Let’s be clear—Fidel Castro was not a good person.
His ideas were not good.
His policies destroyed the liberties of millions of Cubans.
His government is responsible for the murders of tens of thousands of people.
His “legacy” should be one of pure shame.
I won’t delve into the history of Fidel Castro’s revolution in Cuba—but those lamenting the loss of such a “great leader” would do well to crack open a history book, or at least spend a solid 90 seconds reading Wikipedia. As opposed to restoring the freedoms lost under the U.S.-backed dictator that Castro ousted, he crushed them.
In his first decade in power, Castro’s government instituted a variety of “progressive” reforms. His backers point to programs aimed at literacy and equality. Filmmaker Michael Moore foolishly lauded Cuba’s medical system in the the film Sicko. (For a discussion of how the Cuban healthcare system actually works, see here.)
What these individuals tend to ignore, however, is the cadre of human rights abuses inflicted by the hands of the Castro regime. Systematic mass executions of ex-government officials, the internment of homosexuals, and the implementation of mass government surveillance are all a part of the Castro story. This is not to mention the myriad of show trials, executions, and punishment of any dissent from average citizens, writers, academics, journalists, and artists.
Castro’s body count varies depending on who you ask. The Cuba Archive Project has one of the most reliable data sets. The group’s records cover a period from May 1952 to the present. In order to be counted, the stories of each victim must be verified by two independent sources. To date, the Archive attributes some 10,723 deaths to the regime. Including nearly 1,000 deaths linked to “disappearances,” more than 2,000 extrajudicial killings, and over 3,100 people killed by firing squad. Some 100 minor children have been murdered by the regime via beating, the withholding of medical attention, and other methods. In addition to these killings, some 78,000 people are estimated to have died while trying to flee the country.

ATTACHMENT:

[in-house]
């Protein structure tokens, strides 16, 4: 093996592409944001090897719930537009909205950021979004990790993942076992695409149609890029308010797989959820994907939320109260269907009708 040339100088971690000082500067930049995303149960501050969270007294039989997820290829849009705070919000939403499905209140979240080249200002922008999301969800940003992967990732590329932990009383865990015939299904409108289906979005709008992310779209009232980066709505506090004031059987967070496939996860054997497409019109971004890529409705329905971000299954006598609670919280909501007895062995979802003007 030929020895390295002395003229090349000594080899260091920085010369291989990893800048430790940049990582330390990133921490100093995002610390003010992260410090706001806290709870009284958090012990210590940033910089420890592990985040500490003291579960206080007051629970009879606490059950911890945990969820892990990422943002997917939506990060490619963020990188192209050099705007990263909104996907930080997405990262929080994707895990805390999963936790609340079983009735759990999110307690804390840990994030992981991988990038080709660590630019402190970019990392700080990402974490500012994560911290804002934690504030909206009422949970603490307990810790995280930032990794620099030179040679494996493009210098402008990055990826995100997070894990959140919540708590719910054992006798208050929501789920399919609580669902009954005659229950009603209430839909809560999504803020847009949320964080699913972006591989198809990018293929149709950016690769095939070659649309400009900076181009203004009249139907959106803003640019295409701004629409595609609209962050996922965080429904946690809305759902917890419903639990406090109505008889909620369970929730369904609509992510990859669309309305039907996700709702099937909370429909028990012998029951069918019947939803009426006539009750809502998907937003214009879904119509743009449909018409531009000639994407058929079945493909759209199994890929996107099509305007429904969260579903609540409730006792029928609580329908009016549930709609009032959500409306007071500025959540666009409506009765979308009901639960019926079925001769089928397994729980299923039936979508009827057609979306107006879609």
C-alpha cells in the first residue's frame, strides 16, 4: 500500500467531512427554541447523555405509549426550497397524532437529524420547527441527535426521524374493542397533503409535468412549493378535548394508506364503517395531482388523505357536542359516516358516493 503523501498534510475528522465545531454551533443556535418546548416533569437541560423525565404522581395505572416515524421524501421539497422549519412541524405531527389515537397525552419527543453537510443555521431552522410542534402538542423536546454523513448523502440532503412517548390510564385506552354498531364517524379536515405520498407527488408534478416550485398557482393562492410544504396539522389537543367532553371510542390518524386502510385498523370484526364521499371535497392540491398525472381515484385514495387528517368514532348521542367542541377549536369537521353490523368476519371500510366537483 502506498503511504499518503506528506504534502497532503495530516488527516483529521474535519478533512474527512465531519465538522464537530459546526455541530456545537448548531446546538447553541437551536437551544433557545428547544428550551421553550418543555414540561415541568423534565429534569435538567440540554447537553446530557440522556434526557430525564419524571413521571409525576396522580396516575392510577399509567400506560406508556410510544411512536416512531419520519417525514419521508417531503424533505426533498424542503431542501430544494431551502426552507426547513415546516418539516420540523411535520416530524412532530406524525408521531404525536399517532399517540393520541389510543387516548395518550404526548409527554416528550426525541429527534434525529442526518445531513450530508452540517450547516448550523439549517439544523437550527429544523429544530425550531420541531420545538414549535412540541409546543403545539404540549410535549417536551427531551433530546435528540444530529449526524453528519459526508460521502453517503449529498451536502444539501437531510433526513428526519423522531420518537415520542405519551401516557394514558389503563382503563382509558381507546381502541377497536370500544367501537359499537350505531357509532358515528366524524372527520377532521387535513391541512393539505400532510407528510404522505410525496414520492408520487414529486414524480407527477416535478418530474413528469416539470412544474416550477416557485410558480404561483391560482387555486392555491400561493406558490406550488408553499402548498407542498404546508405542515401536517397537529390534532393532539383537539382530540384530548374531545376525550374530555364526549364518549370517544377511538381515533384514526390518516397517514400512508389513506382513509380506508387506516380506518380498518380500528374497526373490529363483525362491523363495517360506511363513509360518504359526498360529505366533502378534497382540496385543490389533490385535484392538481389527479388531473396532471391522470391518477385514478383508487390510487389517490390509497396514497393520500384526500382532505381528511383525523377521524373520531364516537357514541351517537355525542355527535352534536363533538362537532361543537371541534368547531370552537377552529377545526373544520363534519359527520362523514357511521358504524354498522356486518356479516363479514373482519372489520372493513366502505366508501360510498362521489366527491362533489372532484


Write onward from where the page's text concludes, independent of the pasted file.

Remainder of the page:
To those unconvinced by mass murder that Castro was a lamentable dictator, consider his government’s practice of forced blood donation. This can range from taking a person’s blood forcibly without their consent to coercing individuals to offer their blood.
The Cuba Archive has credible information on at least 11 cases of forced blood extraction prior to execution. According to the Inter-American Commission on Human Rights of the Organization of States (OAS) 1967 report regarding the practice at Havana’s La Cabaña prison, an average of seven pints of blood were forcibly taken from prisoners on their way to be executed, causing “cerebral anemia and a state of unconscious paralysis.” (For perspective, the average adult has around 10 pints of blood in their body.) Victims would then be taken to the firing squad on a stretcher.
The Cuban government would then sell the blood to the North Vietnamese for around $50 a pint.
Today, Cubans are required to “donate” blood before even minor medical procedures. Year-round media campaigns encourage citizens to donate in an effort to “save lives.” In reality, the Cuban government has kept up with its history of exporting blood products. According to Cuba’s Oficina Nacionel de Estadísticas (National Office of Statistics), the country exported some $622.5 million—an average of $31 million per year—of blood products between 1995 and 2014. (It’s worth noting that these numbers may very well be understated. Other products made from blood derivatives may not be classified as blood products when exported.)
In the event that mass murder and force blood donation don’t quite do the trick, see the following.
Click here for a general discussion of the regime’s atrocities.
Click here for information on the use of “Military Units to Aid Production”—forced labor camps for conscientious objectors, homosexuals, and other “enemies of the state.”